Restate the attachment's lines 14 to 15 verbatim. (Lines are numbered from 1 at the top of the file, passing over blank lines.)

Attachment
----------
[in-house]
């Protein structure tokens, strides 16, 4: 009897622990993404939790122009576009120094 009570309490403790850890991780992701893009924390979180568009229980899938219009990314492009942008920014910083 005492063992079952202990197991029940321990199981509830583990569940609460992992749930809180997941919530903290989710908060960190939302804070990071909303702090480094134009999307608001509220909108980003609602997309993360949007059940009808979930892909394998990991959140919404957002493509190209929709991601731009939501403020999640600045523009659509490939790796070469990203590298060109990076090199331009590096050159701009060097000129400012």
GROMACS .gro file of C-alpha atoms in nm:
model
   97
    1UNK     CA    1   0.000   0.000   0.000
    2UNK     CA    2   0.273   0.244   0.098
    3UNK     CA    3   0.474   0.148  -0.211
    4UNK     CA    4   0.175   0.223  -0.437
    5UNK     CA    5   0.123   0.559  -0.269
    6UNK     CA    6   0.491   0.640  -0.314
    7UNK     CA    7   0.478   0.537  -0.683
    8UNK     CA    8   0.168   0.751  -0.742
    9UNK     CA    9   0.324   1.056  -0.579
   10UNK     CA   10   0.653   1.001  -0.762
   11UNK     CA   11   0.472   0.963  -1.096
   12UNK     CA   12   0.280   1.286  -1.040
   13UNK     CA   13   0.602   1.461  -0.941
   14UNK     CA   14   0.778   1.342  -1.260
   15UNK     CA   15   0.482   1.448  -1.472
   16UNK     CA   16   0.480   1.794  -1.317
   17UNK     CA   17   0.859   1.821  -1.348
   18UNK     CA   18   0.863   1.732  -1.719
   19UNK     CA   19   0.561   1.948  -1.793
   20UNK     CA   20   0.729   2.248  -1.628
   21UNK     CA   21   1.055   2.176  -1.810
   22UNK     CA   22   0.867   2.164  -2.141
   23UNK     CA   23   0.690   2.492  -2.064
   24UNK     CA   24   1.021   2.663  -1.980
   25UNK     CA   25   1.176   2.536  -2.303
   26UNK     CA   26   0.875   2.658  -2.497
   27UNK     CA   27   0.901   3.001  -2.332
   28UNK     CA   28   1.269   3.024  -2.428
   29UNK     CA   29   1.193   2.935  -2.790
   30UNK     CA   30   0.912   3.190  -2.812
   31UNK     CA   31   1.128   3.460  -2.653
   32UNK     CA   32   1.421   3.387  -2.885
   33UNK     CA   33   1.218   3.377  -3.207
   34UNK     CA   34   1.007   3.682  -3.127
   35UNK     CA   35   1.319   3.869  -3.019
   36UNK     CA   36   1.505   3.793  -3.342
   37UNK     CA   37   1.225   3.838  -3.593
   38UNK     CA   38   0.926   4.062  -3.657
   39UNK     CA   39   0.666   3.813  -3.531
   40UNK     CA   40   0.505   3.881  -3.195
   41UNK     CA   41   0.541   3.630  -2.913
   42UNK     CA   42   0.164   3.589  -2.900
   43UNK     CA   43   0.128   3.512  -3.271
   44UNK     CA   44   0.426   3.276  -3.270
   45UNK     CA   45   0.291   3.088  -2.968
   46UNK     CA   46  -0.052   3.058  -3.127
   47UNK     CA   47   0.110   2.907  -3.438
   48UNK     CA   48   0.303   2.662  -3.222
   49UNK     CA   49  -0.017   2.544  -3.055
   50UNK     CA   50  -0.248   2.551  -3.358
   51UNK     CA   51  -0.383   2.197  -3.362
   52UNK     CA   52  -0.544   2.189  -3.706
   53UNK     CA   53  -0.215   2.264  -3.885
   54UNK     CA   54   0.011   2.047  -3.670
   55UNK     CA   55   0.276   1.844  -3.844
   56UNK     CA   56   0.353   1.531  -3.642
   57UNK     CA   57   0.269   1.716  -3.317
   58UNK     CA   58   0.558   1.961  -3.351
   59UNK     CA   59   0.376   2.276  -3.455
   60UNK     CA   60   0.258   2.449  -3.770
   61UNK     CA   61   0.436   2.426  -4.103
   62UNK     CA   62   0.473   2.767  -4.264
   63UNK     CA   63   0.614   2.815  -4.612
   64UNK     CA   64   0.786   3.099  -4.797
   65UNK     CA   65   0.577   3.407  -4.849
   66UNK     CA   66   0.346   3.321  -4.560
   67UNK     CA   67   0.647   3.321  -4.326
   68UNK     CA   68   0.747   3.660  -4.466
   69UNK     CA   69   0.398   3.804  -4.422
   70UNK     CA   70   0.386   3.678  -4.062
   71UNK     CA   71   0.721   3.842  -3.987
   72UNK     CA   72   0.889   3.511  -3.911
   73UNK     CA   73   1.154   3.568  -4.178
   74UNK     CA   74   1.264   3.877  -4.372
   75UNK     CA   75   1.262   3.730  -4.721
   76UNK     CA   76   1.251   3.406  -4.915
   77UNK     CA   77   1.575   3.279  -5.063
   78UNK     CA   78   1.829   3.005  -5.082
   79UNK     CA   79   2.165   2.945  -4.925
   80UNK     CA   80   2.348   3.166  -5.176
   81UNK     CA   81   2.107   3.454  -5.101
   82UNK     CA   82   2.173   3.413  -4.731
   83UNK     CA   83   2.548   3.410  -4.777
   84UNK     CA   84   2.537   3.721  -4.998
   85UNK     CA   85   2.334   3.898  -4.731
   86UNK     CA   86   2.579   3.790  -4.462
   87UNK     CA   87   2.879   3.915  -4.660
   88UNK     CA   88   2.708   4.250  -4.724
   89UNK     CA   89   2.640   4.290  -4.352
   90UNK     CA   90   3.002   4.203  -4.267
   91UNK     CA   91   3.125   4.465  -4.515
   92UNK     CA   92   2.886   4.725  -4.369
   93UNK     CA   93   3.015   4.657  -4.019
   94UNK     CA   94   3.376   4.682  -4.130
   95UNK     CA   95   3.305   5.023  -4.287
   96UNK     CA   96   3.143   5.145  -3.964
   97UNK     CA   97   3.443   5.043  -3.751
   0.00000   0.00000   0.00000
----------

    9UNK     CA    9   0.324   1.056  -0.579
   10UNK     CA   10   0.653   1.001  -0.762